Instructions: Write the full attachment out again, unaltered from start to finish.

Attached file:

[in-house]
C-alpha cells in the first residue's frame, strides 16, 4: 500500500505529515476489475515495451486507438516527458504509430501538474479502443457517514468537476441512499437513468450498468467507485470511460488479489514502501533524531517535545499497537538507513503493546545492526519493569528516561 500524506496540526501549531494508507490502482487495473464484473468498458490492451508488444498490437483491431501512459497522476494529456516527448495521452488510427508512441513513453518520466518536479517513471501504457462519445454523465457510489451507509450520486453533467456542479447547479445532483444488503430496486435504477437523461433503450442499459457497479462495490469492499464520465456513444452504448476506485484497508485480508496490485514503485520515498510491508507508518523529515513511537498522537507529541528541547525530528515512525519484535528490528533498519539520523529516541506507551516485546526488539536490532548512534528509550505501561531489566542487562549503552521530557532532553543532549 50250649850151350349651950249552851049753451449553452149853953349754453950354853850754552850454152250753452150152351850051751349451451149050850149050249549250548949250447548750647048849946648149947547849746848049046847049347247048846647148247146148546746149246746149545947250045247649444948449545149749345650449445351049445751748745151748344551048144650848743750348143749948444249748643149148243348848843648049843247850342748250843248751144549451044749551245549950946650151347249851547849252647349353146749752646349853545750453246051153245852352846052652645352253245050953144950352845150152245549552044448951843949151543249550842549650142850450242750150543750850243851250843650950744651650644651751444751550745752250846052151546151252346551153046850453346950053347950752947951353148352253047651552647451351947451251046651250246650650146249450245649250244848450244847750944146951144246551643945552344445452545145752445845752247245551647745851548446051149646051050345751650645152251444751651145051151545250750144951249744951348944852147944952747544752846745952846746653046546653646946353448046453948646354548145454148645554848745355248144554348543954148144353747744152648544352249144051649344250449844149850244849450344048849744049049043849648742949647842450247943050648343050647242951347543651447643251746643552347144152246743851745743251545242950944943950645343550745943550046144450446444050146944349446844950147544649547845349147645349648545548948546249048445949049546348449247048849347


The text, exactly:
[in-house]
C-alpha cells in the first residue's frame, strides 16, 4: 500500500505529515476489475515495451486507438516527458504509430501538474479502443457517514468537476441512499437513468450498468467507485470511460488479489514502501533524531517535545499497537538507513503493546545492526519493569528516561 500524506496540526501549531494508507490502482487495473464484473468498458490492451508488444498490437483491431501512459497522476494529456516527448495521452488510427508512441513513453518520466518536479517513471501504457462519445454523465457510489451507509450520486453533467456542479447547479445532483444488503430496486435504477437523461433503450442499459457497479462495490469492499464520465456513444452504448476506485484497508485480508496490485514503485520515498510491508507508518523529515513511537498522537507529541528541547525530528515512525519484535528490528533498519539520523529516541506507551516485546526488539536490532548512534528509550505501561531489566542487562549503552521530557532532553543532549 50250649850151350349651950249552851049753451449553452149853953349754453950354853850754552850454152250753452150152351850051751349451451149050850149050249549250548949250447548750647048849946648149947547849746848049046847049347247048846647148247146148546746149246746149545947250045247649444948449545149749345650449445351049445751748745151748344551048144650848743750348143749948444249748643149148243348848843648049843247850342748250843248751144549451044749551245549950946650151347249851547849252647349353146749752646349853545750453246051153245852352846052652645352253245050953144950352845150152245549552044448951843949151543249550842549650142850450242750150543750850243851250843650950744651650644651751444751550745752250846052151546151252346551153046850453346950053347950752947951353148352253047651552647451351947451251046651250246650650146249450245649250244848450244847750944146951144246551643945552344445452545145752445845752247245551647745851548446051149646051050345751650645152251444751651145051151545250750144951249744951348944852147944952747544752846745952846746653046546653646946353448046453948646354548145454148645554848745355248144554348543954148144353747744152648544352249144051649344250449844149850244849450344048849744049049043849648742949647842450247943050648343050647242951347543651447643251746643552347144152246743851745743251545242950944943950645343550745943550046144450446444050146944349446844950147544649547845349147645349648545548948546249048445949049546348449247048849347